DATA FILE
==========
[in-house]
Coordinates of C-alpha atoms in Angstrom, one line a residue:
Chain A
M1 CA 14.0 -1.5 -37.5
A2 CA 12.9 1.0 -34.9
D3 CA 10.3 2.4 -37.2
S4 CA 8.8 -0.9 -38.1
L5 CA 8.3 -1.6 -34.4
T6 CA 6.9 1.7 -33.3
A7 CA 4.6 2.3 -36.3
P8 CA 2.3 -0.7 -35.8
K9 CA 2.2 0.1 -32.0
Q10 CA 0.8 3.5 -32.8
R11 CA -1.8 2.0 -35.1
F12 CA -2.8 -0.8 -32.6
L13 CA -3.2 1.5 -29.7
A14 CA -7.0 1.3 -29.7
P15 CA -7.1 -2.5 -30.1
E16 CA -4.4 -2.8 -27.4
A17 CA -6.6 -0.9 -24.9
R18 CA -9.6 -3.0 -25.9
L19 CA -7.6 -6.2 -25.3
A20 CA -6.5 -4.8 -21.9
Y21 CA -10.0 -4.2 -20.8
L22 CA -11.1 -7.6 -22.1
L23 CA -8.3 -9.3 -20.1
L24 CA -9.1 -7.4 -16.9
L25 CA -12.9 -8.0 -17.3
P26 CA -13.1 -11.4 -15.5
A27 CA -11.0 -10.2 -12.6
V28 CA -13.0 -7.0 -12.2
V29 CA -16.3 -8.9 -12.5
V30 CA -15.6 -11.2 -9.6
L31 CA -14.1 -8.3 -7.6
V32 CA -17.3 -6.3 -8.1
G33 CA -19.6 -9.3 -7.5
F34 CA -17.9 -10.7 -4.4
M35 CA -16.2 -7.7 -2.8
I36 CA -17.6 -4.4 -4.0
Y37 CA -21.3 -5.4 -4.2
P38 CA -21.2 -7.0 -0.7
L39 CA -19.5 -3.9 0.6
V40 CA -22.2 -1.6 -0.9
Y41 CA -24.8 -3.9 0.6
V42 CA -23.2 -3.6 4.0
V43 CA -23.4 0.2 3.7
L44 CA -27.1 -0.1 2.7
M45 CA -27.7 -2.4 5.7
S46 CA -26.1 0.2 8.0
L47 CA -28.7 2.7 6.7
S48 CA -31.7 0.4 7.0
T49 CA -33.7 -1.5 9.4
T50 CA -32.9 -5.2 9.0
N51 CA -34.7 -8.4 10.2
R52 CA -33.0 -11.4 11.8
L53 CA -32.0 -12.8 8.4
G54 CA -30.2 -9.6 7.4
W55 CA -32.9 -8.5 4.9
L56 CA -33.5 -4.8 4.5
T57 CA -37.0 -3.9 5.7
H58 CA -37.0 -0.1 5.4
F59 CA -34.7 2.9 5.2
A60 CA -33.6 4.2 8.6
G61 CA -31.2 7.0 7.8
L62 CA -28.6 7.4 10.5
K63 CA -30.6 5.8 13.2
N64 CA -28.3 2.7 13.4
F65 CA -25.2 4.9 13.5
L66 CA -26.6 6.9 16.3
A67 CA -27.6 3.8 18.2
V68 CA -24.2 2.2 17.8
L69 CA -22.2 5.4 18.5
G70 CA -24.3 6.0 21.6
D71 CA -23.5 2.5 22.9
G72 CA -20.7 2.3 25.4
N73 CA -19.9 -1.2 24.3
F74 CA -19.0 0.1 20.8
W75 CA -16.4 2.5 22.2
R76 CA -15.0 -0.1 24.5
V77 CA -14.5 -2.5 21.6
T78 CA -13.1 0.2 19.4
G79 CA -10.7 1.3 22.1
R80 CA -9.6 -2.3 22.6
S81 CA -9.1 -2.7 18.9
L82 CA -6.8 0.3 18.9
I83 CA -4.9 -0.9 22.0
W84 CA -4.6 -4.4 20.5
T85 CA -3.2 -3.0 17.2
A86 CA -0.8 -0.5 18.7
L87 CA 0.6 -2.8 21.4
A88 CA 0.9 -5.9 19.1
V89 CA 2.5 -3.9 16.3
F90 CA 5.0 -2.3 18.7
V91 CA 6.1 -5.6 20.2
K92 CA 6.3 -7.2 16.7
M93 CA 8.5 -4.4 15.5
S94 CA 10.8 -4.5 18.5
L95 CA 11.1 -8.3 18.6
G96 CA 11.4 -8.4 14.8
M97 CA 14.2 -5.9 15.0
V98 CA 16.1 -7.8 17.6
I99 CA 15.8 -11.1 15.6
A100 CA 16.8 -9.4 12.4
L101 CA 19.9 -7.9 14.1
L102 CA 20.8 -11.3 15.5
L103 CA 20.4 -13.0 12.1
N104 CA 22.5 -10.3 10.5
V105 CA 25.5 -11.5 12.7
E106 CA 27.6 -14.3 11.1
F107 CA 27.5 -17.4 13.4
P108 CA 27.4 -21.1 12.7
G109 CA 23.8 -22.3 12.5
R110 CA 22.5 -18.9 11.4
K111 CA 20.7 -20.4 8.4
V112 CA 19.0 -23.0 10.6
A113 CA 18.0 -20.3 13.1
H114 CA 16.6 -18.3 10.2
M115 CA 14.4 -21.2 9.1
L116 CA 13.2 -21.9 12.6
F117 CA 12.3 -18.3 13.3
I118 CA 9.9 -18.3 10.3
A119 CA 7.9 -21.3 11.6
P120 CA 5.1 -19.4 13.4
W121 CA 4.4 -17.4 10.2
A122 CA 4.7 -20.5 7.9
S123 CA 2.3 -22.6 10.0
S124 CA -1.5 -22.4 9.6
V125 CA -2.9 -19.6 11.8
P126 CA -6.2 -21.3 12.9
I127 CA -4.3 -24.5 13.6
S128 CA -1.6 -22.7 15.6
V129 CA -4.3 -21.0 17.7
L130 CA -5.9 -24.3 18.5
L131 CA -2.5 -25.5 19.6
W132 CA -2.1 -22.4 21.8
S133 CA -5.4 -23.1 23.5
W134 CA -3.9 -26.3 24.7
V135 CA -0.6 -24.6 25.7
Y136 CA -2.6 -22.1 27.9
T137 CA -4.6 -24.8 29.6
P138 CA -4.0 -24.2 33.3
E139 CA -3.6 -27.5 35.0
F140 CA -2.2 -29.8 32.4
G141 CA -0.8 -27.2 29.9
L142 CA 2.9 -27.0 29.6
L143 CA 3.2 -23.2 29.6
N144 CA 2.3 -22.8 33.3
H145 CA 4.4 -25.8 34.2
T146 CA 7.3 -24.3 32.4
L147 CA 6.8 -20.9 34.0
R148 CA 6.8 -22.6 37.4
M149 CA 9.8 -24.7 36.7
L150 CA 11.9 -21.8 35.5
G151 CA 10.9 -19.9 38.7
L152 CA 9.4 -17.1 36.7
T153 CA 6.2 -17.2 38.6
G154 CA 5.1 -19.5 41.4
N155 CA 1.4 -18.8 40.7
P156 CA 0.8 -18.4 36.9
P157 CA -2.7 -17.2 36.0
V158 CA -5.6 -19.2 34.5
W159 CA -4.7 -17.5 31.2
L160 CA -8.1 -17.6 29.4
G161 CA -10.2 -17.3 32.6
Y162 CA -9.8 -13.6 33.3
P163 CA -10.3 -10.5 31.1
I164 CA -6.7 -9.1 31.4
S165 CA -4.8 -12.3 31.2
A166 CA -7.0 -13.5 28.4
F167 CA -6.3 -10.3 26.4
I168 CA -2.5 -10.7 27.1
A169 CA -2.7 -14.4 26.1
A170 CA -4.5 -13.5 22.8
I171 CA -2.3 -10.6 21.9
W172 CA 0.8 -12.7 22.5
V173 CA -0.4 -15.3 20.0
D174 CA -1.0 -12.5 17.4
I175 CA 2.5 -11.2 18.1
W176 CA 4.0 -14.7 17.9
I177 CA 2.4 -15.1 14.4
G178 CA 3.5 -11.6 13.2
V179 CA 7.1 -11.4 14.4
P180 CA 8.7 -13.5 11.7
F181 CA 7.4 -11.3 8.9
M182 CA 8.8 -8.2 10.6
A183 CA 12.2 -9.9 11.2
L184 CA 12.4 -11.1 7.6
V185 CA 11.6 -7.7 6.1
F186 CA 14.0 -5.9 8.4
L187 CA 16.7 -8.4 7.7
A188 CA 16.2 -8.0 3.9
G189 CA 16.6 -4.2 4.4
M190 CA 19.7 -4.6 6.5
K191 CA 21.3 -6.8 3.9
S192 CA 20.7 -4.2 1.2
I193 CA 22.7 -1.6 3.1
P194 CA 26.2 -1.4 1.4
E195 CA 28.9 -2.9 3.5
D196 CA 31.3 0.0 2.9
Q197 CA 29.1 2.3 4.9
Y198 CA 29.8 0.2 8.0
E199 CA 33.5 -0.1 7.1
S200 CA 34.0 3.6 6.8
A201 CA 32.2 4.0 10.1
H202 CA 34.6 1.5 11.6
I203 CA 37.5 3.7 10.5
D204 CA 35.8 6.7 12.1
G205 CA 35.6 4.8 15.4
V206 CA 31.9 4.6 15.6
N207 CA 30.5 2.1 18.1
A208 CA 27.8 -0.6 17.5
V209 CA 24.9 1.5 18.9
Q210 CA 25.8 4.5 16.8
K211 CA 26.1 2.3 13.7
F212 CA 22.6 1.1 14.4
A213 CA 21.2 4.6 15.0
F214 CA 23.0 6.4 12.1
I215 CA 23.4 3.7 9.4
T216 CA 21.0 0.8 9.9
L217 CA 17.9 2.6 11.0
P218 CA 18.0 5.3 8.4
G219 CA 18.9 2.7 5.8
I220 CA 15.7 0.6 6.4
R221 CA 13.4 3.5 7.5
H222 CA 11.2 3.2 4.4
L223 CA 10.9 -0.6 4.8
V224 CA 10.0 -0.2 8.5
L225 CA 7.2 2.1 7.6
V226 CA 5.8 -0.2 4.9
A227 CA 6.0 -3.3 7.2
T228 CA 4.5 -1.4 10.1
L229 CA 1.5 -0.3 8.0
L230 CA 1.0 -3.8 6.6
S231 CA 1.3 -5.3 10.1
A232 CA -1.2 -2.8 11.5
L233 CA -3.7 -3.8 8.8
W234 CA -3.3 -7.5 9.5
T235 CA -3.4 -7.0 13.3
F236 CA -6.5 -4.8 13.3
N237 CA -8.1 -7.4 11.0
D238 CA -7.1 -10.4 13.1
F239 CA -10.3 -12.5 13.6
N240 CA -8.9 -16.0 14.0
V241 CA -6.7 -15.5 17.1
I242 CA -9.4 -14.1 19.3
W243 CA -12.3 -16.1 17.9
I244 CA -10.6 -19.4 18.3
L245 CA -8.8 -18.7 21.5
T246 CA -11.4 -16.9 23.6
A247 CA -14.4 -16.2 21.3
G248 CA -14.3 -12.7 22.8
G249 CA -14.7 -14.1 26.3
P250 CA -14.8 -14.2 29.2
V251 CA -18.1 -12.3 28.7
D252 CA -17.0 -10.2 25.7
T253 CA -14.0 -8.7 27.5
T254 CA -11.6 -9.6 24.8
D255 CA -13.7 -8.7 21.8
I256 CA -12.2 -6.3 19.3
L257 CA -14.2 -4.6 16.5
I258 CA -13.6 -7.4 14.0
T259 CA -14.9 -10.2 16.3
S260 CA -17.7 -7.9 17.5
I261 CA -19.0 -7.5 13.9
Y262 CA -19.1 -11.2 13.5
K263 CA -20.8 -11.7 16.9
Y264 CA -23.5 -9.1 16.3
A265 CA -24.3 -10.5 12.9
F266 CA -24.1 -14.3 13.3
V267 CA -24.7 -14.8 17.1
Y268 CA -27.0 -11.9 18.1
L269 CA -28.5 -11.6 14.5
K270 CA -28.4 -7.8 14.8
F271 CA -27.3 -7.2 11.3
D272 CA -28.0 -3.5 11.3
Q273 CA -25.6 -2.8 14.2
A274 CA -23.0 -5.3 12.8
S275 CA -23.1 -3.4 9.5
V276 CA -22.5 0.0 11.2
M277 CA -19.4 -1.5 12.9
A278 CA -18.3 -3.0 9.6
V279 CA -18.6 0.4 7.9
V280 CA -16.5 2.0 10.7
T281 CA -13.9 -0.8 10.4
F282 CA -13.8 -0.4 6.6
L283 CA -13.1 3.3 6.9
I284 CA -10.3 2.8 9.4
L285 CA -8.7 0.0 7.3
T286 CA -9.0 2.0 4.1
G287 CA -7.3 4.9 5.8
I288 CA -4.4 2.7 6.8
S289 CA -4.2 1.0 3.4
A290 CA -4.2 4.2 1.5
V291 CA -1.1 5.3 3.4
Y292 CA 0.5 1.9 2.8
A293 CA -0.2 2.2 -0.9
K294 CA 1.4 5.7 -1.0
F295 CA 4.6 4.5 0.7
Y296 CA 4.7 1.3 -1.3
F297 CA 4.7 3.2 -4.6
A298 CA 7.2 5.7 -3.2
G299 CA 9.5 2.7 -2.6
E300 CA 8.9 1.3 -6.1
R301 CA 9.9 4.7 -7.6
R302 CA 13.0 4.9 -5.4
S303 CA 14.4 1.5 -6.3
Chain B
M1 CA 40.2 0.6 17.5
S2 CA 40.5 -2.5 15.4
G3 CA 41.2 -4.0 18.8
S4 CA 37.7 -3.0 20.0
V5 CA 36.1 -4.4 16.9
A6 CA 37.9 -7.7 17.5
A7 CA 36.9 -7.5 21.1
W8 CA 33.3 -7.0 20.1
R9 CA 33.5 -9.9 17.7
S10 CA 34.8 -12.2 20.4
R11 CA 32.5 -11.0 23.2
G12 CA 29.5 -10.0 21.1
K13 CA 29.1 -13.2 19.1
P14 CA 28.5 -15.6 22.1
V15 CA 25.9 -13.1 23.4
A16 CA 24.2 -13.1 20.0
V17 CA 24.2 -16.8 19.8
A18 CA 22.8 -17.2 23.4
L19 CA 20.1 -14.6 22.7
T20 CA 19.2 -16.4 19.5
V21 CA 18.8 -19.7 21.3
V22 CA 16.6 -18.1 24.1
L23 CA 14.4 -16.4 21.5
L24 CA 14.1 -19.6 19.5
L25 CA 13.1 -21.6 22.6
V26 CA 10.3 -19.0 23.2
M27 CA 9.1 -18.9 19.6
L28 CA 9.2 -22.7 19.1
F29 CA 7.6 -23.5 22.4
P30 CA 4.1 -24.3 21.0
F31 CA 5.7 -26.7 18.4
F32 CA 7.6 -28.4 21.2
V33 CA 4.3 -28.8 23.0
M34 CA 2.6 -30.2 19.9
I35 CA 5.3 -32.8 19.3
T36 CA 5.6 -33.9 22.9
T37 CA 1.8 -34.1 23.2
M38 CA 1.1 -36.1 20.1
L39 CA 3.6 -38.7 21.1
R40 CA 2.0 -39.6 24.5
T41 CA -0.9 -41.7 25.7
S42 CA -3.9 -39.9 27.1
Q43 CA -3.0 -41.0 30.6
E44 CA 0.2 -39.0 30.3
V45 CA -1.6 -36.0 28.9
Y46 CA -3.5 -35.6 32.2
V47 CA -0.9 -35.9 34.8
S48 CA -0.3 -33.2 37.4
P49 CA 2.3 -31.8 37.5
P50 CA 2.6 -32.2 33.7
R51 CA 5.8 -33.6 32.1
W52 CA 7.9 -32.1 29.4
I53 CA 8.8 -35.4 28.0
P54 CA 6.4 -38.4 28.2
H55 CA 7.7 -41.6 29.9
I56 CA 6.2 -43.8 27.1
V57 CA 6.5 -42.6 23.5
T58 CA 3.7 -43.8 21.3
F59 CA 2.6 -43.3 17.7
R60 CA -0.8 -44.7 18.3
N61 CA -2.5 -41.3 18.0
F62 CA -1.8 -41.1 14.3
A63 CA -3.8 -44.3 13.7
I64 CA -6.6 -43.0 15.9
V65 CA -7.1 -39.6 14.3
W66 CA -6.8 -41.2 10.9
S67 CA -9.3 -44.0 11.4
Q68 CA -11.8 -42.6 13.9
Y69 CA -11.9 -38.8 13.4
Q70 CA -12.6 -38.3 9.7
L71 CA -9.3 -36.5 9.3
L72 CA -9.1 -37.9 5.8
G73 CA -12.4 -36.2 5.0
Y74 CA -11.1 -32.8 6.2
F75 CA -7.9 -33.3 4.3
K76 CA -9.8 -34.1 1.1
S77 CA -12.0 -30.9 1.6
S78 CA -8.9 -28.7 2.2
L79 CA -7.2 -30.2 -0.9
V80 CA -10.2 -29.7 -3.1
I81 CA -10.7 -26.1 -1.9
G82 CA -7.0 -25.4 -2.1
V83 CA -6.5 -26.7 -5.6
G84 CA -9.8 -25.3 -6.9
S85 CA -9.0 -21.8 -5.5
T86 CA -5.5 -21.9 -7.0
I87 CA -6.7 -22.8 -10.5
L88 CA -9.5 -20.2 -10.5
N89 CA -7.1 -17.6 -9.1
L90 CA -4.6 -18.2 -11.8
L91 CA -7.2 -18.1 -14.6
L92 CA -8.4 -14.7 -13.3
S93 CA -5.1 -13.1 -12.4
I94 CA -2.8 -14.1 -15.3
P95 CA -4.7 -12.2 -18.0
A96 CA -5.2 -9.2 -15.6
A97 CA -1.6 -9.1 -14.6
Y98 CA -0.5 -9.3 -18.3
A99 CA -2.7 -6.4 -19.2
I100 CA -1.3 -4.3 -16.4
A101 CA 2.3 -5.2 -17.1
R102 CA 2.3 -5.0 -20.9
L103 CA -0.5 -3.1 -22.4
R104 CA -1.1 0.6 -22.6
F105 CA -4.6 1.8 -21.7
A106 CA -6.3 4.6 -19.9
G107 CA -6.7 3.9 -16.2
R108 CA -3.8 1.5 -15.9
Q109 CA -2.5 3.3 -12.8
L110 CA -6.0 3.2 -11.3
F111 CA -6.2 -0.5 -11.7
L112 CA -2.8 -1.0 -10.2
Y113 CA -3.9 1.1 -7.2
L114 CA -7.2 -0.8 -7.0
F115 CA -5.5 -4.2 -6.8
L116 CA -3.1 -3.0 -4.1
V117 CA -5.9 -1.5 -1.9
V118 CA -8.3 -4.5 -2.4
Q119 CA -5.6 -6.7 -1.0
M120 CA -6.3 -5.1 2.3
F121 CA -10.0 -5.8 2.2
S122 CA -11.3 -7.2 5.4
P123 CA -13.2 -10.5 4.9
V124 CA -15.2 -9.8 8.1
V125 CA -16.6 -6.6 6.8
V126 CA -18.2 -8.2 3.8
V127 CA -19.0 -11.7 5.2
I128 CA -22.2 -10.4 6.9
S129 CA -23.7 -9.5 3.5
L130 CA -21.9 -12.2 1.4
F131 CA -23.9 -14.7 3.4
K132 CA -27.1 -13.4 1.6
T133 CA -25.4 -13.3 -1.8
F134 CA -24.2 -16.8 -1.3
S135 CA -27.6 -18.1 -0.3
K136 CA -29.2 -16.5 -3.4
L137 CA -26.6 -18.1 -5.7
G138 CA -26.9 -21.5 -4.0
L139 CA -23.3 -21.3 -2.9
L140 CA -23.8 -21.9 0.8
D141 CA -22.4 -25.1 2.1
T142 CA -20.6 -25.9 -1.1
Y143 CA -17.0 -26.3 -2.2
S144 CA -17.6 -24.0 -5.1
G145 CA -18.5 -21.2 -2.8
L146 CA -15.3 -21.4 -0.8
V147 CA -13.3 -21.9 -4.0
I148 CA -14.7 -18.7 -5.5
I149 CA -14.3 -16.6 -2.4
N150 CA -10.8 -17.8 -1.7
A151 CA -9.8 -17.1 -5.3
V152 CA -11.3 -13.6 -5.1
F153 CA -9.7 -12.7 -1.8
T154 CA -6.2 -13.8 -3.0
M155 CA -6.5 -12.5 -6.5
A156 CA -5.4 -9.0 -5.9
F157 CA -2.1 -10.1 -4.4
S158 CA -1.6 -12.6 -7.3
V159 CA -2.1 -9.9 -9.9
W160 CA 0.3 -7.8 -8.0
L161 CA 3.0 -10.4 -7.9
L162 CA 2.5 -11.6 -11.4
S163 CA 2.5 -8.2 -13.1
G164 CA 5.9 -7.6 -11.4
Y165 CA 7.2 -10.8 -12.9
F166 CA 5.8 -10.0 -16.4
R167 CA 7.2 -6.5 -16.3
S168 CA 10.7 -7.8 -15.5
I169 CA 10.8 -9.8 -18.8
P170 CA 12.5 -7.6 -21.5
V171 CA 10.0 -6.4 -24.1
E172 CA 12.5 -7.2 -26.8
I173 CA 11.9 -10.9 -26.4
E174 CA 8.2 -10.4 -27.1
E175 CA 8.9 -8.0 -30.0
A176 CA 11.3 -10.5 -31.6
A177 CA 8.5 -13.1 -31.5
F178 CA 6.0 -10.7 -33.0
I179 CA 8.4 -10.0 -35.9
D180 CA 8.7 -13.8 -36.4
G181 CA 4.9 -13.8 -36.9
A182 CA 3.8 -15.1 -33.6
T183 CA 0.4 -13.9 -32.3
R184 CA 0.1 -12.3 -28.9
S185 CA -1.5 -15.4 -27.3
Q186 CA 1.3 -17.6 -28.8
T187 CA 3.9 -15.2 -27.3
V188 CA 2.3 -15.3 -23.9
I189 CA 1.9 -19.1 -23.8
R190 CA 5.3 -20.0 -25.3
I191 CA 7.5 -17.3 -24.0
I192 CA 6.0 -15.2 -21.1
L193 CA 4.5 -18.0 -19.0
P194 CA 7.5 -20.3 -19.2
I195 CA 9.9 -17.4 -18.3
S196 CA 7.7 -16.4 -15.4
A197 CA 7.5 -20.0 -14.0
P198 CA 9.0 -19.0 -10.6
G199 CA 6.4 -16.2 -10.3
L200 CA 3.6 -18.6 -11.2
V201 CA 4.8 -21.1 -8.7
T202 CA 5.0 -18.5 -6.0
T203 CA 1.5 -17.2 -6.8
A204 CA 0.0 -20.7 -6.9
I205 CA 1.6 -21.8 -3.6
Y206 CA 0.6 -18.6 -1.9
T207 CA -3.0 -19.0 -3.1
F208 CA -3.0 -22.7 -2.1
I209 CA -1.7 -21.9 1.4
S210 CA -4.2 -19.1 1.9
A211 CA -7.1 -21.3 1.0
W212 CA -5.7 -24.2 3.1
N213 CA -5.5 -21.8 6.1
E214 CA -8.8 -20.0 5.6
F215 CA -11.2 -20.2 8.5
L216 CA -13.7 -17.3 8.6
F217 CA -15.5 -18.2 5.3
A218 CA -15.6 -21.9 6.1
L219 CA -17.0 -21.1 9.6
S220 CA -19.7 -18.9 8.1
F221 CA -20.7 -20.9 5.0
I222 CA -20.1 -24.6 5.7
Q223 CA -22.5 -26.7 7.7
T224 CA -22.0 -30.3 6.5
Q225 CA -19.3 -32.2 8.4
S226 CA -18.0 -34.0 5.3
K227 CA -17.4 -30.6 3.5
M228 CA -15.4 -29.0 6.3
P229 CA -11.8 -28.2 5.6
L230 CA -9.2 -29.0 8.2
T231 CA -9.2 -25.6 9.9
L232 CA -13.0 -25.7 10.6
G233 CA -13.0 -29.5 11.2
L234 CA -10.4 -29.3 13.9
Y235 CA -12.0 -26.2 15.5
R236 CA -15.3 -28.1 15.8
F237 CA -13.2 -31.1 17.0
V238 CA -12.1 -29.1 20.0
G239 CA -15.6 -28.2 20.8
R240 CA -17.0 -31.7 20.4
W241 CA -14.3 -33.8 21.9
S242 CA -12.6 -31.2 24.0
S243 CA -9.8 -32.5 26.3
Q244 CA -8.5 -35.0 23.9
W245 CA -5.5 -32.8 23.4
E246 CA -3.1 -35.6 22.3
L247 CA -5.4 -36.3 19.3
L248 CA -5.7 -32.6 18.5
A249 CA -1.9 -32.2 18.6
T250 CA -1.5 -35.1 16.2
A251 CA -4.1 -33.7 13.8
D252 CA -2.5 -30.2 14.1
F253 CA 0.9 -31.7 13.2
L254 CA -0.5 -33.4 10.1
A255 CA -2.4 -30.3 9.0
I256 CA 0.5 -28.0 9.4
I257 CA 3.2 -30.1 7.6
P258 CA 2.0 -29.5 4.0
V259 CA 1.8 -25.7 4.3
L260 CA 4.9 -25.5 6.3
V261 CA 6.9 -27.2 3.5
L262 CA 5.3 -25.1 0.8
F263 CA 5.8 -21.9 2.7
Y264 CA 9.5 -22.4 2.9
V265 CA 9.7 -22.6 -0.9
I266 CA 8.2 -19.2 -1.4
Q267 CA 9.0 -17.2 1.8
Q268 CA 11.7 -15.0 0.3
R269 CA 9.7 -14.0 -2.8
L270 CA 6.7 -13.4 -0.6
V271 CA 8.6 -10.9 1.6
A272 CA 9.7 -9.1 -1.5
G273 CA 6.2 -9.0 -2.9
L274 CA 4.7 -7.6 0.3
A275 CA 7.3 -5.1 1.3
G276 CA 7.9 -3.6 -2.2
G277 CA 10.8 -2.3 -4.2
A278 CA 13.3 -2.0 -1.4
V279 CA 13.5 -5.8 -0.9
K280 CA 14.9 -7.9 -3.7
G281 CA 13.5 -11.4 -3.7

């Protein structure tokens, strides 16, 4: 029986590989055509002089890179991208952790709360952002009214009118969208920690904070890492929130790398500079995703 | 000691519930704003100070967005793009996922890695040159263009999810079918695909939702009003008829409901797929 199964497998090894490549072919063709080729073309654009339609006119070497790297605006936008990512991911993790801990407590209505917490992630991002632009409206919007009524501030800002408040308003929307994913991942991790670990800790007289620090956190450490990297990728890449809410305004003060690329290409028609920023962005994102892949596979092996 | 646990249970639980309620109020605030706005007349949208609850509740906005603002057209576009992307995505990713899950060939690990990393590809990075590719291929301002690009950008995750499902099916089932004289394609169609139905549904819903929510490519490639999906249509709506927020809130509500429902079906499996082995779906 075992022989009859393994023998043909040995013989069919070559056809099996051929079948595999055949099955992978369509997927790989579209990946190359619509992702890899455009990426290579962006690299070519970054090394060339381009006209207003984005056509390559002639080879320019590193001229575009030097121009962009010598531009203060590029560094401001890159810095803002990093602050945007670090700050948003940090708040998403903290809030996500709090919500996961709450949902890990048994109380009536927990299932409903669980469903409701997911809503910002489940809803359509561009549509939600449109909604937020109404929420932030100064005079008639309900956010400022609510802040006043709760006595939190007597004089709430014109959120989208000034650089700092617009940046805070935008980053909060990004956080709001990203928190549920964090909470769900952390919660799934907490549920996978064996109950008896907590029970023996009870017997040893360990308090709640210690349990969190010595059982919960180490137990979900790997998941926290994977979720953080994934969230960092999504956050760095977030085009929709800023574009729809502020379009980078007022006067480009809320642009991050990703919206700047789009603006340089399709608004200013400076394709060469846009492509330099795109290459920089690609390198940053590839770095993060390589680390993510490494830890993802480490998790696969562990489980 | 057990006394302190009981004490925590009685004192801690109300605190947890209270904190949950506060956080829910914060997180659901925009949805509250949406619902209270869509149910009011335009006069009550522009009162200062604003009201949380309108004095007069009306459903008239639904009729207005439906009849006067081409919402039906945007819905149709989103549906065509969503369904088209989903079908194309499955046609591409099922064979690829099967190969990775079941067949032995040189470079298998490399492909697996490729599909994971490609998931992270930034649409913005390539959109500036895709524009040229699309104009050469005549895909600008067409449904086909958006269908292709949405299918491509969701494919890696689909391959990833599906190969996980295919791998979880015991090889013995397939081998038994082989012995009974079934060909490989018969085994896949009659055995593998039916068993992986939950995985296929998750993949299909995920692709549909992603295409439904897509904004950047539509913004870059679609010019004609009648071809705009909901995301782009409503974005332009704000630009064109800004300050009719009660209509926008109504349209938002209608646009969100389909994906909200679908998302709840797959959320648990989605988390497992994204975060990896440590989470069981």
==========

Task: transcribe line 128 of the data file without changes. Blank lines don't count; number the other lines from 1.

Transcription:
V125 CA -2.9 -19.6 11.8